- The Washington Times - Sunday, April 19, 2015

The top Democrat on the Senate Committee on Foreign Relations on Sunday rejected any notion that he undermined President Obama by joining forces with Republicans last week to force any final Iran nuclear deal to be submitted to Congress.

“No, no, no, not at all,” Sen. Ben Cardin of Maryland told CNN’s “State of the Union.”

Under the deal brokered with Sen. Bob Corker, Tennessee Republican and committee chairman, the administration couldn’t lift any of the sanctions Congress has placed on Iran’s nuclear program until he presents all of the details to Capitol Hill and gives lawmakers a chance to have a say.

If Congress doesn’t act, Mr. Obama can lift the sanctions on his own.

The White House, which earlier had threatened vetoes of bills that might constrain the president, said Mr. Obama could accept the new restraints, saying it doesn’t believe the bill would disrupt the negotiations midstream since it only allows congressional action after the president’s team finishes its work.

Mr. Cardin shepherded Democrats on the committee ahead of the unanimous vote on Tuesday.

‘“We are on path to have much more unity between Congress and the White House,” Mr. Cardin said. “I think the president is in a stronger position now to deliver the type of diplomatic solution that prevents Iran from becoming a nuclear weapons state.”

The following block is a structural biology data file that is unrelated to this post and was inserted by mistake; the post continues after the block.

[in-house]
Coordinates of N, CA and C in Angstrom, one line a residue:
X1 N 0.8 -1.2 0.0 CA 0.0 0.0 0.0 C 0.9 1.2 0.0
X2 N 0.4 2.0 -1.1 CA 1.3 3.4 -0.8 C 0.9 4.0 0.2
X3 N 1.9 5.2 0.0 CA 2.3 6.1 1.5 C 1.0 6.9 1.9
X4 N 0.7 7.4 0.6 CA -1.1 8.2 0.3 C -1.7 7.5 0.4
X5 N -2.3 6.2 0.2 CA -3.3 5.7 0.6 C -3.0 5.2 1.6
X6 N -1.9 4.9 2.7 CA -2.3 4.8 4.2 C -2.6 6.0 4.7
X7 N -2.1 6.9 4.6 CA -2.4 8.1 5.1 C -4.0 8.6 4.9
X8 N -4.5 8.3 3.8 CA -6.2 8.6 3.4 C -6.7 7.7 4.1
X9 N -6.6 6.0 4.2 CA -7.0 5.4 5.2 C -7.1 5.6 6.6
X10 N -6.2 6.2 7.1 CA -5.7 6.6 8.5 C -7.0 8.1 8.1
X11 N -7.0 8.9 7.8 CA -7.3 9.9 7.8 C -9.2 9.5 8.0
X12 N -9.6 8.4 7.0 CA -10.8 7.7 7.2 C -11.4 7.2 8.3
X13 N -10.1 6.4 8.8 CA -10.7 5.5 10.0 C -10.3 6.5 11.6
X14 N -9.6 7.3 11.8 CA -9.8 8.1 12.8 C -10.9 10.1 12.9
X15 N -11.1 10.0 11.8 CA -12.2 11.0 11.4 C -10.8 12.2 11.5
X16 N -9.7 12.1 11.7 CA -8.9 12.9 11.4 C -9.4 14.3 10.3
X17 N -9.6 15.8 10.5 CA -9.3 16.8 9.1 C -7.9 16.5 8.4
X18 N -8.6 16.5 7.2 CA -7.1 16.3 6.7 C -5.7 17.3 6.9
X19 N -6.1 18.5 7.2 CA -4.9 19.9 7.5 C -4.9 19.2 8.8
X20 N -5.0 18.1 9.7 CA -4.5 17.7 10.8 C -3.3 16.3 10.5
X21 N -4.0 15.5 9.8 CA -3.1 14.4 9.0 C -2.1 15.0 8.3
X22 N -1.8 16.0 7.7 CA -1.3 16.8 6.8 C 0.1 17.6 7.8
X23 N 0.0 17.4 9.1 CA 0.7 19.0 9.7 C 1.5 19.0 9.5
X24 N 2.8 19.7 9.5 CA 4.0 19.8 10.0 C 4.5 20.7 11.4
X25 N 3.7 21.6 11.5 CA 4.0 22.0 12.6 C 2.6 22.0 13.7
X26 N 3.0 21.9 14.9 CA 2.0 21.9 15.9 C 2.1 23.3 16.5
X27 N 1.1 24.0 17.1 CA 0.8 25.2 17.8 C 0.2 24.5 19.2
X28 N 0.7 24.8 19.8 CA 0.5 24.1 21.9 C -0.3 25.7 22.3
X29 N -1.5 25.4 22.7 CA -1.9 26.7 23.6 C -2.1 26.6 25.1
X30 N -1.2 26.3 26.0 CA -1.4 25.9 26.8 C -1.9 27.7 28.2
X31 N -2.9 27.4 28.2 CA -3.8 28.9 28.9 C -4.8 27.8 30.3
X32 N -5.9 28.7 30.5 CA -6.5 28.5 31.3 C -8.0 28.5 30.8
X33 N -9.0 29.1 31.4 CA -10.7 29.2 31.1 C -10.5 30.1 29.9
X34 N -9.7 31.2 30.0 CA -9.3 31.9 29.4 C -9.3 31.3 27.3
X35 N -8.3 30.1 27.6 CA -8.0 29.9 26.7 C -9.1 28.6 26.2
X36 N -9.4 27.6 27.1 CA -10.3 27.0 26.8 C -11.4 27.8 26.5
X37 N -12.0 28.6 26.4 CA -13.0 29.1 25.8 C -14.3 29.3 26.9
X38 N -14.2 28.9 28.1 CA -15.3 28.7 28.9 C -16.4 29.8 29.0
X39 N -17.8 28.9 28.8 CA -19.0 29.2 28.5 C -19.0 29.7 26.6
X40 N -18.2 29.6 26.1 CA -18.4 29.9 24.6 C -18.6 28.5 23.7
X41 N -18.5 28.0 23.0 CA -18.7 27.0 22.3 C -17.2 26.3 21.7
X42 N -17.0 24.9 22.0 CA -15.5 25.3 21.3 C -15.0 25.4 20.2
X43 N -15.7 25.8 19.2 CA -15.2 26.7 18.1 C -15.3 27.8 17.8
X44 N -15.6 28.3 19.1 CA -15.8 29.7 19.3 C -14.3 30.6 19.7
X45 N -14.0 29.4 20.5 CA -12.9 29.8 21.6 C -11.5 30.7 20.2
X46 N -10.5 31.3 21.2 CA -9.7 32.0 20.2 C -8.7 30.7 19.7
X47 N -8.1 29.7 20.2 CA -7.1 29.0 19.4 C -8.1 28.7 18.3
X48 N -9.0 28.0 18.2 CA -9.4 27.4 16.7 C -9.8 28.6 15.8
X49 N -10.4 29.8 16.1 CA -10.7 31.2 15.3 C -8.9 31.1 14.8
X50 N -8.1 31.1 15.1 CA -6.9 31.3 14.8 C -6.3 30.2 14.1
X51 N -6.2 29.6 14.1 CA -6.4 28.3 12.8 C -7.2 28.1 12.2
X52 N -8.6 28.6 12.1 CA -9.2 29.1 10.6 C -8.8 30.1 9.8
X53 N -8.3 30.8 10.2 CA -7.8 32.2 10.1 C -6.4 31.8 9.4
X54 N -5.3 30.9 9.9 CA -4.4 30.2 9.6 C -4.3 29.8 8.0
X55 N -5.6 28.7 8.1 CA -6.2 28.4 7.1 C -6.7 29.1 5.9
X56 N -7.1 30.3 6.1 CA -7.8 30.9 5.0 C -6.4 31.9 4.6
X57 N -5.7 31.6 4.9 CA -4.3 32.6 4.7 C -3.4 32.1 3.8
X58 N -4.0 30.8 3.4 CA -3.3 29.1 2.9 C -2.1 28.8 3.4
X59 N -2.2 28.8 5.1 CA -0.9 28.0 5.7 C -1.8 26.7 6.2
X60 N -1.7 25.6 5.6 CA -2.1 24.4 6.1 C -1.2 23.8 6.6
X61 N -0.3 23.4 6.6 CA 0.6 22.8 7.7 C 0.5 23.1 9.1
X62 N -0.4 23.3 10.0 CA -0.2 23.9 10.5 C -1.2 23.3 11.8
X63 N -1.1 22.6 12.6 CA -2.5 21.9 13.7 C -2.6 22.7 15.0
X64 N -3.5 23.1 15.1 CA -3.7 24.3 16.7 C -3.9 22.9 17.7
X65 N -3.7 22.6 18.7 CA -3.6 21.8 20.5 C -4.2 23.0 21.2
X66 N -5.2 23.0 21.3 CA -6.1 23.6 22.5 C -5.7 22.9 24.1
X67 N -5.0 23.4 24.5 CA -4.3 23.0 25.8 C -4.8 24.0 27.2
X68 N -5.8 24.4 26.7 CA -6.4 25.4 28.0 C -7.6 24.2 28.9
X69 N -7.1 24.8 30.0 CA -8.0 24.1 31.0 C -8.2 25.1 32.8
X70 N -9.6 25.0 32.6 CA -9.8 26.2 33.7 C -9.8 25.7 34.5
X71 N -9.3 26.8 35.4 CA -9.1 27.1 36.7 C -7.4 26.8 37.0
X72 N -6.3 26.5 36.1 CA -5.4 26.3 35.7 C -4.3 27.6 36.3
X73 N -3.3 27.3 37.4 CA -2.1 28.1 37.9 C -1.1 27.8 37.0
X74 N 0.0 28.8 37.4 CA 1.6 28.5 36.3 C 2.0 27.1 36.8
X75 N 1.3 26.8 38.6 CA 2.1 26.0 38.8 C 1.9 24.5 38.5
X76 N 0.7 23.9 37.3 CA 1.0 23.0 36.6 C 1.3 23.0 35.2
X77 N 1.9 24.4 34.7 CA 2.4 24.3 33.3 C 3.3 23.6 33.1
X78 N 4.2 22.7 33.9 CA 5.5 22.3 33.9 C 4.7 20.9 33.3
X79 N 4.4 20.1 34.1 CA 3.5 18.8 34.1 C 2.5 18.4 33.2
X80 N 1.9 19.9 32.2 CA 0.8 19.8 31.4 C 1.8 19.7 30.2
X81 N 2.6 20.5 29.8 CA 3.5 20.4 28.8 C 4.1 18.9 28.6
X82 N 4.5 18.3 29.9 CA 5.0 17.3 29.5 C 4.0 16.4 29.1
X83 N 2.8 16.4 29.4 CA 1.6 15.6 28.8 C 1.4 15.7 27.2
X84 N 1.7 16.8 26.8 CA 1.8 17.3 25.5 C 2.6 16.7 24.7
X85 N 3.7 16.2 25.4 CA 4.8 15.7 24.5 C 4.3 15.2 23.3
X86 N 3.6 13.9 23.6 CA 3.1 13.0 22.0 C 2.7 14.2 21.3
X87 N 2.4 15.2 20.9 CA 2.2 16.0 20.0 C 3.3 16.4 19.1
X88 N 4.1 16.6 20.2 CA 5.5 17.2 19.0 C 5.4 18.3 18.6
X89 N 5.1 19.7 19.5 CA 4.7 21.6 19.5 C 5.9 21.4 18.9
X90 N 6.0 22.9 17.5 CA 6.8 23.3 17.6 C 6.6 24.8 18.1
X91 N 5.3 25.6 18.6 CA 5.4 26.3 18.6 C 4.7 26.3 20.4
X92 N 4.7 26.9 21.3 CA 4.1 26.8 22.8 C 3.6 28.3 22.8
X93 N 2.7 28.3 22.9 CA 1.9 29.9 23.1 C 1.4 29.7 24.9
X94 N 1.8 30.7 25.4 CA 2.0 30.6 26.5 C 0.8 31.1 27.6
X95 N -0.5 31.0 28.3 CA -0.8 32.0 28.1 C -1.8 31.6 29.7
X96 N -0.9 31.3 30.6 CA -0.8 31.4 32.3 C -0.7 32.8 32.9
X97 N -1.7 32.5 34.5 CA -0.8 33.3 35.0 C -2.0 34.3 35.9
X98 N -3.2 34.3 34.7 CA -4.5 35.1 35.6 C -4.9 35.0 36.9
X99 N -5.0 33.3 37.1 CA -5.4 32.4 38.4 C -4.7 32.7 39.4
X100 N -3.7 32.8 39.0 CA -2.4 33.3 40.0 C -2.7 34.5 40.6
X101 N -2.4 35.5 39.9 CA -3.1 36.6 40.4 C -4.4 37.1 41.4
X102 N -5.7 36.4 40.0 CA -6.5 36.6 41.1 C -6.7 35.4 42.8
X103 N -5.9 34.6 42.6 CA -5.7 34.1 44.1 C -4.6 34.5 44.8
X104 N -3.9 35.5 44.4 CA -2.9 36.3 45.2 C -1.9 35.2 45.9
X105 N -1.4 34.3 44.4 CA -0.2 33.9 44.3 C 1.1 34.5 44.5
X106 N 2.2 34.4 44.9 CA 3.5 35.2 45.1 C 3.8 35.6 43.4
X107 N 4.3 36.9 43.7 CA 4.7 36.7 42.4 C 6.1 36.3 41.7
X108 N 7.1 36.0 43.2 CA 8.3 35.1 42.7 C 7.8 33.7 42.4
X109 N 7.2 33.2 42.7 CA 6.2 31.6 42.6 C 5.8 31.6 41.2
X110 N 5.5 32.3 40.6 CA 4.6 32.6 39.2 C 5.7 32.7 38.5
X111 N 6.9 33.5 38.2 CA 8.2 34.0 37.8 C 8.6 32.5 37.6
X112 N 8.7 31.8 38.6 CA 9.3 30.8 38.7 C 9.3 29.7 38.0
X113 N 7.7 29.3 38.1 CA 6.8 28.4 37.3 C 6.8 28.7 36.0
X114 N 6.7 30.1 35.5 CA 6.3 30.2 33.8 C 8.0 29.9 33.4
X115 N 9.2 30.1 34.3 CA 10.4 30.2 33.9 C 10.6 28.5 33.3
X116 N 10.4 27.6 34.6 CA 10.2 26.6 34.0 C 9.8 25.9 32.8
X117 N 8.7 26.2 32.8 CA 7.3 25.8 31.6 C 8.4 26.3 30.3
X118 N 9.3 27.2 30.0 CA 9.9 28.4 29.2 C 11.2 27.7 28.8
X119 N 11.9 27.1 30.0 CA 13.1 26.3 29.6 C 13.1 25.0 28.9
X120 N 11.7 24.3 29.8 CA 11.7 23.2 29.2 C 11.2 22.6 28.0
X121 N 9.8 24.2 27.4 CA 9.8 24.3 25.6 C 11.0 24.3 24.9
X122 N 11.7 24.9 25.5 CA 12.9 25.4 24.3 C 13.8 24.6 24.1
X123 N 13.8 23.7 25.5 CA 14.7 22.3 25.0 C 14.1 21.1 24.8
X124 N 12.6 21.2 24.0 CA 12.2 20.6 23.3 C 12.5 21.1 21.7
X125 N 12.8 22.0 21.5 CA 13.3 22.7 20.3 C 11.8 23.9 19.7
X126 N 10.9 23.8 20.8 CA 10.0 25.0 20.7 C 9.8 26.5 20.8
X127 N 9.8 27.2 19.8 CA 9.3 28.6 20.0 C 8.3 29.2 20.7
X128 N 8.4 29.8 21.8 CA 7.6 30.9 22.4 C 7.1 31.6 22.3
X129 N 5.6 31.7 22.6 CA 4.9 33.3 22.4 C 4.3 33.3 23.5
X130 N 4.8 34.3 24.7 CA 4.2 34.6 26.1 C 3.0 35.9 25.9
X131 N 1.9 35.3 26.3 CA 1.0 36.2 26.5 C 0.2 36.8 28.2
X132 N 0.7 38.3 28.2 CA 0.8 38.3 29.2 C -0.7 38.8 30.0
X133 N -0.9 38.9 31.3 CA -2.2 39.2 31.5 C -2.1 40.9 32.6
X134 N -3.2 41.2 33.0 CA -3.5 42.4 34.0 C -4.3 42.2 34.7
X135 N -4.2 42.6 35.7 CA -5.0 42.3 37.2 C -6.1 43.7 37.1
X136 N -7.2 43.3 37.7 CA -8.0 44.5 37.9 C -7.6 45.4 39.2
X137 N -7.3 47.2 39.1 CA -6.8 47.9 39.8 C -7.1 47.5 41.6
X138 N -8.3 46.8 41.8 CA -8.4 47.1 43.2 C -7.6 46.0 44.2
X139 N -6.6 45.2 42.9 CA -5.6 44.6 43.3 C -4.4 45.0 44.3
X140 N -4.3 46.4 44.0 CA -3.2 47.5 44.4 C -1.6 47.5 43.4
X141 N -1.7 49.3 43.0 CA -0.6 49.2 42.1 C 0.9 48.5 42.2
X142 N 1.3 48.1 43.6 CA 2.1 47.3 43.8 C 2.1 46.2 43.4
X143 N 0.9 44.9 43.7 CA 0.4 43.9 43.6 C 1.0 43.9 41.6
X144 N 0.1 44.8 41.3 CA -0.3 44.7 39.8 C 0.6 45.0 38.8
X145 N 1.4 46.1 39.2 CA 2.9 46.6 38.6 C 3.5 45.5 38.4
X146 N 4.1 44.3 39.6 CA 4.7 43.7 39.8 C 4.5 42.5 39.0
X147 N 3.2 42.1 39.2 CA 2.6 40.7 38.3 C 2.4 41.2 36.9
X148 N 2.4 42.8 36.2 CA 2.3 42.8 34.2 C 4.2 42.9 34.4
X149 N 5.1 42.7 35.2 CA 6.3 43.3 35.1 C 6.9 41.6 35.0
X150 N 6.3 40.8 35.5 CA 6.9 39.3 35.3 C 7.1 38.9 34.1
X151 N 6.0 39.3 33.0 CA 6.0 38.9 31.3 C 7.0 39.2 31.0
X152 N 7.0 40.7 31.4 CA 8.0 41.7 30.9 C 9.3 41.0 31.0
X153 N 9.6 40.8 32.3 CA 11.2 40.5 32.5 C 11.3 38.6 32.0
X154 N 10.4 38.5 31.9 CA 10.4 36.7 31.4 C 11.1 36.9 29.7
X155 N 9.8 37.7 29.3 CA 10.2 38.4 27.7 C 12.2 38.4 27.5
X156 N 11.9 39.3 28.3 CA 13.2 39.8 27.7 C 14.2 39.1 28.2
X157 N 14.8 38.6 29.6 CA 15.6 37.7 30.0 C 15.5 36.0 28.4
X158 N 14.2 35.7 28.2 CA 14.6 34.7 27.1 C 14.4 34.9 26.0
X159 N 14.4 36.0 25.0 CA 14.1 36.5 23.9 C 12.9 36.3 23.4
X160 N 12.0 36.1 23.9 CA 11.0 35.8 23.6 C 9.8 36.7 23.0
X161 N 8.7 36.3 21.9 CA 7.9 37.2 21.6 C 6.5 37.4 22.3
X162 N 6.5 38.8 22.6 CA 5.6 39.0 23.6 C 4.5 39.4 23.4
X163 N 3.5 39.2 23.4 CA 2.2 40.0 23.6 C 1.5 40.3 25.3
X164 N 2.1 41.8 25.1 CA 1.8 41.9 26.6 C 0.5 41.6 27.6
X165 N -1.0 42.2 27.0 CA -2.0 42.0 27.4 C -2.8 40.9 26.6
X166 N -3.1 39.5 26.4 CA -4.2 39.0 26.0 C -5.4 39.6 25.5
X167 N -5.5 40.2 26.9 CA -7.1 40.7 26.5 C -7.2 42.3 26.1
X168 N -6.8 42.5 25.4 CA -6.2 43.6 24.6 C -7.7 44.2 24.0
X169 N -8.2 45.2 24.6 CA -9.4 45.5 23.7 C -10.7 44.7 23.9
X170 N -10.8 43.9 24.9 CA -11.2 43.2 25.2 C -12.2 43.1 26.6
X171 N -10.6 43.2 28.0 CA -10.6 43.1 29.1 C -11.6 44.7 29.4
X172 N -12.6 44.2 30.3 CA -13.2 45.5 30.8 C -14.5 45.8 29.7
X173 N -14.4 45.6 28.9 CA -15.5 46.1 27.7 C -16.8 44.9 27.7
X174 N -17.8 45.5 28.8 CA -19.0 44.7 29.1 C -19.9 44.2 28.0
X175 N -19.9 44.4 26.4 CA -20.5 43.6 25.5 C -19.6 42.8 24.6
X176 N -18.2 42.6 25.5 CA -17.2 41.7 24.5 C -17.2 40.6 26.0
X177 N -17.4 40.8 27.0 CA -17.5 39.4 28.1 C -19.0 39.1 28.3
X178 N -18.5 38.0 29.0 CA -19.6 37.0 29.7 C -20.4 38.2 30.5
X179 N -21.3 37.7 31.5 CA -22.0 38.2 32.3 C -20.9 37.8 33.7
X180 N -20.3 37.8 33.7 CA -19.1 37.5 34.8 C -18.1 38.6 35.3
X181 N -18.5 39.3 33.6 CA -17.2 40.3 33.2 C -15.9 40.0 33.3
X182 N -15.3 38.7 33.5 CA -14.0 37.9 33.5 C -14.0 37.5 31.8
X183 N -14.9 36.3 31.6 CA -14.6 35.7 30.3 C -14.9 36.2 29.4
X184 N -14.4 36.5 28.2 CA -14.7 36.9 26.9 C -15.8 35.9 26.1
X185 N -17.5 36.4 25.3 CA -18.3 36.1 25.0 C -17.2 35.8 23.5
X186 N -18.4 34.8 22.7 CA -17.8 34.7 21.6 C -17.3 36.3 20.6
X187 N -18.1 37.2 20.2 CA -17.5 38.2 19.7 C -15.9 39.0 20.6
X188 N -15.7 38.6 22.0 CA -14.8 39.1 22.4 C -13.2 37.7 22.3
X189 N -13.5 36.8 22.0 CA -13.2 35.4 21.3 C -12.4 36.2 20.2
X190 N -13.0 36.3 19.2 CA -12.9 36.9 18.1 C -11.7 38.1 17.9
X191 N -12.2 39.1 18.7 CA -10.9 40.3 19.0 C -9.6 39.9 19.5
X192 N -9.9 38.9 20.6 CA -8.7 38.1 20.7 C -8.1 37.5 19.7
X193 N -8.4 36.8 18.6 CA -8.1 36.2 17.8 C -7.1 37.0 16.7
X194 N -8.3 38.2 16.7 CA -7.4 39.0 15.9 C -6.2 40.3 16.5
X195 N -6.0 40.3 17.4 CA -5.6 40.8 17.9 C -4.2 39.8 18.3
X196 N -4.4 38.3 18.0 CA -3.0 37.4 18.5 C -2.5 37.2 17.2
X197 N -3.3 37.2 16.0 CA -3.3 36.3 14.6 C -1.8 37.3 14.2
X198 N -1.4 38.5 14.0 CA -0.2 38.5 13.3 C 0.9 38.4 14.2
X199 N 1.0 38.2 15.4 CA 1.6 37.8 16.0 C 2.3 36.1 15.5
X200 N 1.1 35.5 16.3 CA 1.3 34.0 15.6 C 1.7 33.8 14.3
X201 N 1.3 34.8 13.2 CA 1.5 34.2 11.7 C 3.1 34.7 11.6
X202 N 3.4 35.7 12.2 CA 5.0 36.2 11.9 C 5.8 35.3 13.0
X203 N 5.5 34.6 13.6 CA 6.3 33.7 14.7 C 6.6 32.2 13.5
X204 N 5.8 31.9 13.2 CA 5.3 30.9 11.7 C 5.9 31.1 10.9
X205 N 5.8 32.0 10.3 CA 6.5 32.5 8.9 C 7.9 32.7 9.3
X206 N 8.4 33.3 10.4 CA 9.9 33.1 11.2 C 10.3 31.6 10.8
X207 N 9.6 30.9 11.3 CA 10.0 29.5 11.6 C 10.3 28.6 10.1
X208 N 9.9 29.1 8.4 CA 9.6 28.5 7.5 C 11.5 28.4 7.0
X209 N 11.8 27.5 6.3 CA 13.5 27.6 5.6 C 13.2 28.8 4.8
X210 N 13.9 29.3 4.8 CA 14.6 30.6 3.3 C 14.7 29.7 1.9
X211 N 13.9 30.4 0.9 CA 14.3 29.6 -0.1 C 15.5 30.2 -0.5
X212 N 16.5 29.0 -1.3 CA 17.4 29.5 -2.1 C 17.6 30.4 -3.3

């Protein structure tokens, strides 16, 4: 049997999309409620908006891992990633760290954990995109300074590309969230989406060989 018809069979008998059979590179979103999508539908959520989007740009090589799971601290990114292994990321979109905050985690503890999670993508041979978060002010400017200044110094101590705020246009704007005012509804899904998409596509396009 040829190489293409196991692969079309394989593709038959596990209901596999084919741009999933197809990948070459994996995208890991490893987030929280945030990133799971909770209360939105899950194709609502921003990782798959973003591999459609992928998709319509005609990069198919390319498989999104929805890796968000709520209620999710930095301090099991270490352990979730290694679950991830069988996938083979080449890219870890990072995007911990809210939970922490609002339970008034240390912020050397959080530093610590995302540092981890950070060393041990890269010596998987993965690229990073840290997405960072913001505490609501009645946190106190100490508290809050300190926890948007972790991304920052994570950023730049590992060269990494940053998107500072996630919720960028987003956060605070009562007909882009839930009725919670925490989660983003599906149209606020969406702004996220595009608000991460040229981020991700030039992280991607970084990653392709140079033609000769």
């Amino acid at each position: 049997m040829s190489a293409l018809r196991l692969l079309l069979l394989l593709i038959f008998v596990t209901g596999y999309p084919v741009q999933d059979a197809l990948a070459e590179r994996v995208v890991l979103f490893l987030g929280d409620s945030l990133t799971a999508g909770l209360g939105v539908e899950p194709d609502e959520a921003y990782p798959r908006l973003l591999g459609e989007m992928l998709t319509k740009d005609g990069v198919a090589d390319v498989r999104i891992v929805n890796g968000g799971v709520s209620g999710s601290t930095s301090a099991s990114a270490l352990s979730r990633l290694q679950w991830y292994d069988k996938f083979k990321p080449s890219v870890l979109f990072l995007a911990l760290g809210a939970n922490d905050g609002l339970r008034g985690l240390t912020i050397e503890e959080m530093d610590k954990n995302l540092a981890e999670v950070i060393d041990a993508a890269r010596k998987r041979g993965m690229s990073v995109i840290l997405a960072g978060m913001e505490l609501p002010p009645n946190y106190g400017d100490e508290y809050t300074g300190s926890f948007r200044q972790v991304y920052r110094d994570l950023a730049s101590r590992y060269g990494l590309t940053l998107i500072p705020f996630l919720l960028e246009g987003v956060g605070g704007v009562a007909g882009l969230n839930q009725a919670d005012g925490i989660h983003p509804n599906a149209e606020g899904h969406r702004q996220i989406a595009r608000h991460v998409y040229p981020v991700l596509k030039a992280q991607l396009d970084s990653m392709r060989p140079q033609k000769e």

Lawmakers have said they aren’t prejudging the deal, which Mr. Obama’s team is still negotiating with Iran as a self-imposed end-of-June deadline approaches for fleshing out details of the framework that all sides agreed to earlier this month.

But Republicans have loudly insisted on having a role in the negotiations, citing mixed message from each side of the negotiations.

“The leadership in Iran is telling their citizens one thing. Our president and others are telling us another,” Mr. Corker told CNN.

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